|Felipe Müller||Another of the second generation Visceral Realists. Also Chilean. Took care of Arturo's mother in Barcelona.||Bruno Montané|
|Fabio Ernesto Logiacomo||Poet. Won Casa de las Americas competition.||Jorge Boccanera|
|Luis Sebastian Rosado||Contemptuous towards the Visceral Realists. An occasional lover of Luscious Skin.||José Joaquín Blanco|
|Alberto Moore||Friend of Luis Rosado|
|Pancho Rodriguez||Second-generation Visceral Realist poet, older brother of Moctezuma in love with Angelica Font||Ramón Méndez|
|Moctezuma Rodriguez||Younger brother of Pancho, also poet.||Cuauhtémoc Méndez|
|Luscious Skin||Visceral Realist Poet. Bisexual.||Jorge Hernández Pieldivina|
|Carlos Monsiváis||Published a collection of work by Visceral Realists, much to his own cost.|
|Manuel Maples Arce||Respected poet. Full of himself.|
|Barbara Patterson||American hippie girl. Dates Rafael. Filthy, funny, and foul-mouthed.|
|Ernesto San Epifanio||Young gay man, associated with the second generation of Visceral Realists.||Darío Galicia|
|Jacinto Requena||Dating Xochitl. Slept with María Font.||José Peguero|
|Xóchitl Garcia||Dating Jacinto. Eventually publishes poems and is successful writing essays. Franz's mother.||Guadalupe Ochoa|
|Auxilio Lacouture||Mother of Mexican poetry. Hid in an UNAM bathroom during the 1968 military massacre. She is the narrator of Bolano's novel Amulet.||Alcira|
|Joaquin Vazquez Amaral||Respected poet. Liked Visceral Realists.|
|Lisandro Morales||Publisher. Published Arturo, among others.||Lautaro|
|Vargas Pardo||Ecuadorean novelist.||José Donoso Pareja|
|Simone Darrieux||Dated Arturo in Paris. Ulises showered at her house in Paris.|
|Hipolito Garces||Friend of Ulises in Paris. Cooked for him, but ripped him off.|
|Roberto Rosas||Friend of Ulises in Paris. Hated Hipolito.||José Rosas Ribeyro|
|Sofia Pellegrini||Friend of Ulises in Paris.|
|Michel Bulteau||French poet. Ulises called him in Paris.||Michel Bulteau|
|Mary Watson||English hippie. Slept with Arturo when he was a park ranger.|
|Alain Lebert||Fisherman in Spain. Friend of Arturo's, along with the pirate, Margarite.|
|Norman Bolzman||Friend in Israel of Ulises. Lived with Claudia and Daniel. Dated Claudia. Ulises was in love with Claudia.|
|Heimito Kunst||In jail with Ulises in Israel. Lived with him in Vienna. Mad.||Heimito von Doderer|
|Jose "Zopilote" Colina||Publisher. Full of himself.||José de la Colina|
|Veronika Volkow||Trotsky's great-granddaughter.|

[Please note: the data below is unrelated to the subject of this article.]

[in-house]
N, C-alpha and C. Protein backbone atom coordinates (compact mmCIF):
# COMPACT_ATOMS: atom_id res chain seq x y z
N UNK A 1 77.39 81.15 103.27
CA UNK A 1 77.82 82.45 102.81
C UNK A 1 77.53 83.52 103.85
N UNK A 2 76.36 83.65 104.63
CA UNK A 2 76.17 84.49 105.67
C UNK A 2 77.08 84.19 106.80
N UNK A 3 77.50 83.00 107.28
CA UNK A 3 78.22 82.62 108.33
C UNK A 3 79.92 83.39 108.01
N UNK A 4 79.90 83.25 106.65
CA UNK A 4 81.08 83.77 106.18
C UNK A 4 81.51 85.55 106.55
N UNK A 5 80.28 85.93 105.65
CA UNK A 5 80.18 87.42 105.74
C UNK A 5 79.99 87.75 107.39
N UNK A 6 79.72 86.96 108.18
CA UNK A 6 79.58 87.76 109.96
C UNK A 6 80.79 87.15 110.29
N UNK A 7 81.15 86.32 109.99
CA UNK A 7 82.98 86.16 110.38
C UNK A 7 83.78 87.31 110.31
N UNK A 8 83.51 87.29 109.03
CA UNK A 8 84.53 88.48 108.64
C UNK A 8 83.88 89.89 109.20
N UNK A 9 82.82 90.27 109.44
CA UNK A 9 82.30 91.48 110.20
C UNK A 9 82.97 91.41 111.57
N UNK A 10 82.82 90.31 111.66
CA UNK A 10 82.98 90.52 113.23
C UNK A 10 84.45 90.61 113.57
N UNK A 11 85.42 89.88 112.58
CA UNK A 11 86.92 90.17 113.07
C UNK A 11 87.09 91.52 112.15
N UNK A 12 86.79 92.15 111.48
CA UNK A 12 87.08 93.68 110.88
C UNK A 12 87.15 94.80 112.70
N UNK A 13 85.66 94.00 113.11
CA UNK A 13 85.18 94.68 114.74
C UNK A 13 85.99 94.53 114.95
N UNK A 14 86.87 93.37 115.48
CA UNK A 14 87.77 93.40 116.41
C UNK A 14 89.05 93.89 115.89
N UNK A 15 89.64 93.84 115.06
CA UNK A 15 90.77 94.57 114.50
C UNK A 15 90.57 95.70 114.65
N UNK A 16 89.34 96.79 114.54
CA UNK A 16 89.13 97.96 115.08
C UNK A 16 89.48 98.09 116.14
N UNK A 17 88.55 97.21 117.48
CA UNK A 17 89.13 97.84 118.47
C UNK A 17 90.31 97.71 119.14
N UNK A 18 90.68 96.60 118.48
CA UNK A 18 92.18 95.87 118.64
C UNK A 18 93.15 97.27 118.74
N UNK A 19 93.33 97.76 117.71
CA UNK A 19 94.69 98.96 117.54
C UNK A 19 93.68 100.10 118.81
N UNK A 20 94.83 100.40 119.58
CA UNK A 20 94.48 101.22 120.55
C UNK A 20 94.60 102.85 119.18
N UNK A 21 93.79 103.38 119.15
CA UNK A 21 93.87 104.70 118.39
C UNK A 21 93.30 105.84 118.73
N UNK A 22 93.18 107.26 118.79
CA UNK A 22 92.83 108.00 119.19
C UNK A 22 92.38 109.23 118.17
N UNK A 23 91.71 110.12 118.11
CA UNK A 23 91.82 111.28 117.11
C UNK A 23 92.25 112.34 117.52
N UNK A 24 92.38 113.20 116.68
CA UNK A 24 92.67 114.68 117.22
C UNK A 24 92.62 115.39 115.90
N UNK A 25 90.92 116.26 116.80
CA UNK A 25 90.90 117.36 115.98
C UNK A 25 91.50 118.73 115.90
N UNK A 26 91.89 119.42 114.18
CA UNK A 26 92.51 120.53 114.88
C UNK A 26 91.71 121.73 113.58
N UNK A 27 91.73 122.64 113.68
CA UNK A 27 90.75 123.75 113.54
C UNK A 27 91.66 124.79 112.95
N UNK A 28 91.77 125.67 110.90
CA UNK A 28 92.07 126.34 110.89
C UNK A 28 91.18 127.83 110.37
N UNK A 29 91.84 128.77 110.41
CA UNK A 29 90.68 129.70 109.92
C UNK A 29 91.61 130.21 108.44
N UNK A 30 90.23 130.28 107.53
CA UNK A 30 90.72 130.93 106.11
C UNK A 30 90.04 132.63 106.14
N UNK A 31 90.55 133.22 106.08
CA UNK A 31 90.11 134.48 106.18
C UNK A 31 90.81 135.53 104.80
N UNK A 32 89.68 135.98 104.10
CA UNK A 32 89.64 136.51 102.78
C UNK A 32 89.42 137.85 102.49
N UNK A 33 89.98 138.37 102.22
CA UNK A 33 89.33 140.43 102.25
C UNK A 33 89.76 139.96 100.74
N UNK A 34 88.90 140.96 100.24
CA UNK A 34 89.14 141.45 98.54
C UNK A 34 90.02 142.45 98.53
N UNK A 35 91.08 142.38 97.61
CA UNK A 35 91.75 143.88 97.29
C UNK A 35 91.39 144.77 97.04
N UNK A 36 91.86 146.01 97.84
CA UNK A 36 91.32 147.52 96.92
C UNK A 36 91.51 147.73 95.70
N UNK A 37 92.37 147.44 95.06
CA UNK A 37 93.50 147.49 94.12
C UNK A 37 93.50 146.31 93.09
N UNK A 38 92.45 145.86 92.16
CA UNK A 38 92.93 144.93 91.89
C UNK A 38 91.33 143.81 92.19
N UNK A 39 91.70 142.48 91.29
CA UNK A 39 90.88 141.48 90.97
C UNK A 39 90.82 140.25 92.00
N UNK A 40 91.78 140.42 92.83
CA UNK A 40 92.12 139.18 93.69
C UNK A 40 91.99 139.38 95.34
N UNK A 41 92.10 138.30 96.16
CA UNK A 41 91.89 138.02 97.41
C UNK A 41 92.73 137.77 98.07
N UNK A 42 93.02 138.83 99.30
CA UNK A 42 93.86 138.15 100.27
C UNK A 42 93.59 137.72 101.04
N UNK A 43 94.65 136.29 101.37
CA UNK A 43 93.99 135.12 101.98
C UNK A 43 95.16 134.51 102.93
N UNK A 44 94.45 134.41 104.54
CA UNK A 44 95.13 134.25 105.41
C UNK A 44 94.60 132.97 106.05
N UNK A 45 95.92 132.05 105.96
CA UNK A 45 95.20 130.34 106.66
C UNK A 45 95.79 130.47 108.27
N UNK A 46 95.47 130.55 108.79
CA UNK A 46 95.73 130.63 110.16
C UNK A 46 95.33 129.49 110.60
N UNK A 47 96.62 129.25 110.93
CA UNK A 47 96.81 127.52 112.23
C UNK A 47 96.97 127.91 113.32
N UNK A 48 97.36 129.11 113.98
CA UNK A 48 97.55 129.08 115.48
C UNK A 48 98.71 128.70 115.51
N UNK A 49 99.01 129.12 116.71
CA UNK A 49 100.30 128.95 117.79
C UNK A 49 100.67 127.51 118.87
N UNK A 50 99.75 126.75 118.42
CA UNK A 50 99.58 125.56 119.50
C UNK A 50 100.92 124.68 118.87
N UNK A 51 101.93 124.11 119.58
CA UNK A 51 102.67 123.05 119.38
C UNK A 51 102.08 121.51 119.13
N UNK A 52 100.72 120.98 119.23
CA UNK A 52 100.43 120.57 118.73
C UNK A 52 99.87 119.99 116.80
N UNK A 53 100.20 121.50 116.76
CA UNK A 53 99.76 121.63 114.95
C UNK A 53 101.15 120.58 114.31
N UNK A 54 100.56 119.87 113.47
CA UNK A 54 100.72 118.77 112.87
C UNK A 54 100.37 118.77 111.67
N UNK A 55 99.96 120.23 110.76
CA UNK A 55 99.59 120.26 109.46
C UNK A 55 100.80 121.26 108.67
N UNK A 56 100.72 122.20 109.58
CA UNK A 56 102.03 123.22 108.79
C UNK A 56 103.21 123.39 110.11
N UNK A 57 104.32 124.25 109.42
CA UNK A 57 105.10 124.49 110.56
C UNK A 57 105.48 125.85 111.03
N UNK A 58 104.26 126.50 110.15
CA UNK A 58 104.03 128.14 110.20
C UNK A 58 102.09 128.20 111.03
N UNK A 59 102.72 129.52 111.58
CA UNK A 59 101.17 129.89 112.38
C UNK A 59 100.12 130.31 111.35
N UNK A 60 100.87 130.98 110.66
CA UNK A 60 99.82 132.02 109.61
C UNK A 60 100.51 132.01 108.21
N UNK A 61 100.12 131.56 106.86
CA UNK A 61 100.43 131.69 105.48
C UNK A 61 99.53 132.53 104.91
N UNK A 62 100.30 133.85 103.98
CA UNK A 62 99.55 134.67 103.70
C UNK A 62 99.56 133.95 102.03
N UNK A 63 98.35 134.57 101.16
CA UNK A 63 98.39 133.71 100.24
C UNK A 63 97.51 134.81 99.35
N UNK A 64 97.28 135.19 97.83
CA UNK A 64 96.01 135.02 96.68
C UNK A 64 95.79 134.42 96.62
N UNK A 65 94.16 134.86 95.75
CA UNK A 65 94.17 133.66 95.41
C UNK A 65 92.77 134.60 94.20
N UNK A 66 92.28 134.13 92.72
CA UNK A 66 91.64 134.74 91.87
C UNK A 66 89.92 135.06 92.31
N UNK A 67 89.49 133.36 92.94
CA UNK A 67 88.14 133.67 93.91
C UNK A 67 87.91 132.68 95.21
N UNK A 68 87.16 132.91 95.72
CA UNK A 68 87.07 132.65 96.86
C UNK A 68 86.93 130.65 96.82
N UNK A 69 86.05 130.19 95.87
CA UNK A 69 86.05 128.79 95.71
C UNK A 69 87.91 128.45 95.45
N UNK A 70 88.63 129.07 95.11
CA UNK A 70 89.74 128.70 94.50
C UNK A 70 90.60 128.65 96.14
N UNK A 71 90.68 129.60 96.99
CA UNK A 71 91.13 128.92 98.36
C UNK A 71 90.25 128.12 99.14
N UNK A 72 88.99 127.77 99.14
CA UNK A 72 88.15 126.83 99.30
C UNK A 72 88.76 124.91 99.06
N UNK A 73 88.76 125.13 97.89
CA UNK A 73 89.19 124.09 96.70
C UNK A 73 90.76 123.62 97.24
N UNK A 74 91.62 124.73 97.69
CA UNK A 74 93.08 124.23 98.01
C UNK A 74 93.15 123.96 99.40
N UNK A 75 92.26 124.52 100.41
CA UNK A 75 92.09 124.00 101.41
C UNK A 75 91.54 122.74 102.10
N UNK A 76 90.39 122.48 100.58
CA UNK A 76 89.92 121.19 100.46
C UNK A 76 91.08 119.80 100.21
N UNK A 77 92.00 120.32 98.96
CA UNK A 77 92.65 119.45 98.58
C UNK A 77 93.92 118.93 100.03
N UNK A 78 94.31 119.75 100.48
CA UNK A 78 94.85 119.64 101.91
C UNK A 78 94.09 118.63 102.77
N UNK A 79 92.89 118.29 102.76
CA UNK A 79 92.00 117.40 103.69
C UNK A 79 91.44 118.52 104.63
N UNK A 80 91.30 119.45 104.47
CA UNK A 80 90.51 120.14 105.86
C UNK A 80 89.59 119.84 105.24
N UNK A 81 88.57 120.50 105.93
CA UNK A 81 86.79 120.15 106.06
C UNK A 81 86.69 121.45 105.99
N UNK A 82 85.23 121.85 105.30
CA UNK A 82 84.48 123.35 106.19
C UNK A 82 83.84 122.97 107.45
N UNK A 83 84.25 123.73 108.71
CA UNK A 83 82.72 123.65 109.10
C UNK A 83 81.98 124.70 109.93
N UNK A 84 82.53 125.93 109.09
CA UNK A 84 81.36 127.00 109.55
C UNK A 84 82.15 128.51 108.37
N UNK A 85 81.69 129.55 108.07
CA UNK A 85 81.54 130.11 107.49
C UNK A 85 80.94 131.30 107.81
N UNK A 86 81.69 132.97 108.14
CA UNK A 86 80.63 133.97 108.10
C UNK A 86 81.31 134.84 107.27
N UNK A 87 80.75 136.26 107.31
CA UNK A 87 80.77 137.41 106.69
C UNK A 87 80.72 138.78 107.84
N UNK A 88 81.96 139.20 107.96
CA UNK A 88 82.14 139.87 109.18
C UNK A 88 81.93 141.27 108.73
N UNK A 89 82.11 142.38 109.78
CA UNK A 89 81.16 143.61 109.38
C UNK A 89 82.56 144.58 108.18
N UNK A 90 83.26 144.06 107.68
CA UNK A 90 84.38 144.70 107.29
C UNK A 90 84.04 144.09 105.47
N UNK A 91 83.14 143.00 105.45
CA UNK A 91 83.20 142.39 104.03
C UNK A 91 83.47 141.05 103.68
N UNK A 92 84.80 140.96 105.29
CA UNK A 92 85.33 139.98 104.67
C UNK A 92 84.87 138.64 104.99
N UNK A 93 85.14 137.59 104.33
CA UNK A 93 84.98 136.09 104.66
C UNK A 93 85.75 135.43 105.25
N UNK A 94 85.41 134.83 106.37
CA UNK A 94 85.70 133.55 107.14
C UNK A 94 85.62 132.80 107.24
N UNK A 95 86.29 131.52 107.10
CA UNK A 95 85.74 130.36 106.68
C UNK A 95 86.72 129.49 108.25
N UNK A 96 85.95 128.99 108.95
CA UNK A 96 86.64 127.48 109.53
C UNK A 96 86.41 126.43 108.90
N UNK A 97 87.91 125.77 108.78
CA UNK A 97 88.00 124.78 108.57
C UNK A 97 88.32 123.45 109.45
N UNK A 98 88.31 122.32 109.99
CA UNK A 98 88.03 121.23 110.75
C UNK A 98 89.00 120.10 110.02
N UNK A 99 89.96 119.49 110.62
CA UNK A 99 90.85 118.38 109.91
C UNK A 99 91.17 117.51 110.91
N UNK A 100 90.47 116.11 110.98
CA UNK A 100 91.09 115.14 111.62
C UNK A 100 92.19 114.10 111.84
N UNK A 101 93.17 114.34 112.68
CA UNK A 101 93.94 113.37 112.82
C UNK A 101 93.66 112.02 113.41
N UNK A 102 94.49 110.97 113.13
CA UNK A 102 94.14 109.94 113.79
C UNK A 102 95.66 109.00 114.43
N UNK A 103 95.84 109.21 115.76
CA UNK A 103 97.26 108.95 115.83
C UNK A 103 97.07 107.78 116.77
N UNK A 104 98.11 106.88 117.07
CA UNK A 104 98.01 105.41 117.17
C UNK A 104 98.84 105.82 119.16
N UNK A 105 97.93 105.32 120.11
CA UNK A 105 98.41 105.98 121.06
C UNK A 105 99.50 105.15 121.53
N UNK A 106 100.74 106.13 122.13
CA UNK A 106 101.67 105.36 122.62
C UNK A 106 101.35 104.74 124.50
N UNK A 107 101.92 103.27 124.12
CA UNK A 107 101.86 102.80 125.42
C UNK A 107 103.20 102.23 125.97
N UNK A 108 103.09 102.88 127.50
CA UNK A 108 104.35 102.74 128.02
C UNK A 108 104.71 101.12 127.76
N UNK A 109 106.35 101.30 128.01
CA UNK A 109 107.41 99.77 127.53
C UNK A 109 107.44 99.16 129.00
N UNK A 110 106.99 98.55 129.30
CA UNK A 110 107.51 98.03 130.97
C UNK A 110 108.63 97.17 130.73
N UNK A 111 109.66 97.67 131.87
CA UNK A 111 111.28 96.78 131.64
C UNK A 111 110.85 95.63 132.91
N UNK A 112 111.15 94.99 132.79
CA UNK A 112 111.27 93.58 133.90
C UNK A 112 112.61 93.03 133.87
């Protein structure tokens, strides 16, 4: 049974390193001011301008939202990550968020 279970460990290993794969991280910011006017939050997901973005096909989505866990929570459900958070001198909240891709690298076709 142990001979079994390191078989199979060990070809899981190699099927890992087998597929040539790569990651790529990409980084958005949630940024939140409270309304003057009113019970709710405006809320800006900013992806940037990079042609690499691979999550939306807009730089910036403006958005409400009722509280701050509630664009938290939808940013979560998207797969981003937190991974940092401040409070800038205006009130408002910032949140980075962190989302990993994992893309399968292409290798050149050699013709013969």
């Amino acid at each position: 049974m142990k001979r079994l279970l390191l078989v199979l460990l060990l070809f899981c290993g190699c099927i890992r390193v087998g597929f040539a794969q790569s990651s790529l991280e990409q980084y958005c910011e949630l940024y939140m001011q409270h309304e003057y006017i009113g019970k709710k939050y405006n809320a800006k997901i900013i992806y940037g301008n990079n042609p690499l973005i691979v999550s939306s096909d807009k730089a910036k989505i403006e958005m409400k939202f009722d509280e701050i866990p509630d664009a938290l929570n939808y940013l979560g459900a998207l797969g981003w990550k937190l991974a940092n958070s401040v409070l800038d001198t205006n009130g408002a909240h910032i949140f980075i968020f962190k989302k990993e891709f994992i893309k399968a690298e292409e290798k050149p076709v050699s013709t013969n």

|Alfonso Perez Camarga||Painter. Bought drugs from Arturo and Ulises.|
|Hugo Montero||Brought Ulises to Nicaragua with Don Pancracio, Labarca and Mexican poets.|
|Andre Ramirez||A Chilean stowaway, goes to Spain, wins the lottery - gives Belano a job.|
|Susana Puig||A nurse who has an affair with Arturo|
|Edith Oster||A lover who broke Arturo's heart in Barcelona.|
|Xosé Lendoiro||Galician lawyer, adventurer, aspiring poet, admirer of classical Greek and Roman literature who offers Belano a job of reviewing a law school journal.|
Several critics have compared the novel to Rayuela (translated into English as Hopscotch) by Argentinian novelist Julio Cortázar, whom Bolaño greatly respected, both because of its non-linear structure and its portrayal of young, bohemian artists.
Elements in Common with 2666
2666, Bolaño's final, posthumous novel has many points in common with The Savage Detectives.
- Both conclude in the fictional city of Santa Teresa, in the Mexican state of Sonora, which acts as a stand-in for Ciudad Juárez.
- In the second part of The Savage Detectives, an author named Arcimboldi is mentioned. In 2666 he will become the central character Benno von Archimboldi.
- In a dialogue about Cesárea Tinajero, the year 2600 is referred to as "the year of misfortunes".
- Late in the novel there is a section where, 'Cesárea said something about days to come... and the teacher, to change the subject, asked her what times she meant and when they would be. And Cesárea named a date, sometime around the year 2600. Two thousand six hundred and something.'
According to the Note to the First Edition of 2666, among Bolaño's notes is a line saying that "The narrator of 2666 is Arturo Belano," a character from The Savage Detectives, as well as a line for the end of 2666, "And that's it, friends. I've done it all, I've lived it all. If I had the strength, I'd cry. I bid you all goodbye, Arturo Belano".
- Review of The Savage Detectives from The New Yorker
- Review of The Savage Detectives from The New York Times Sunday Book Review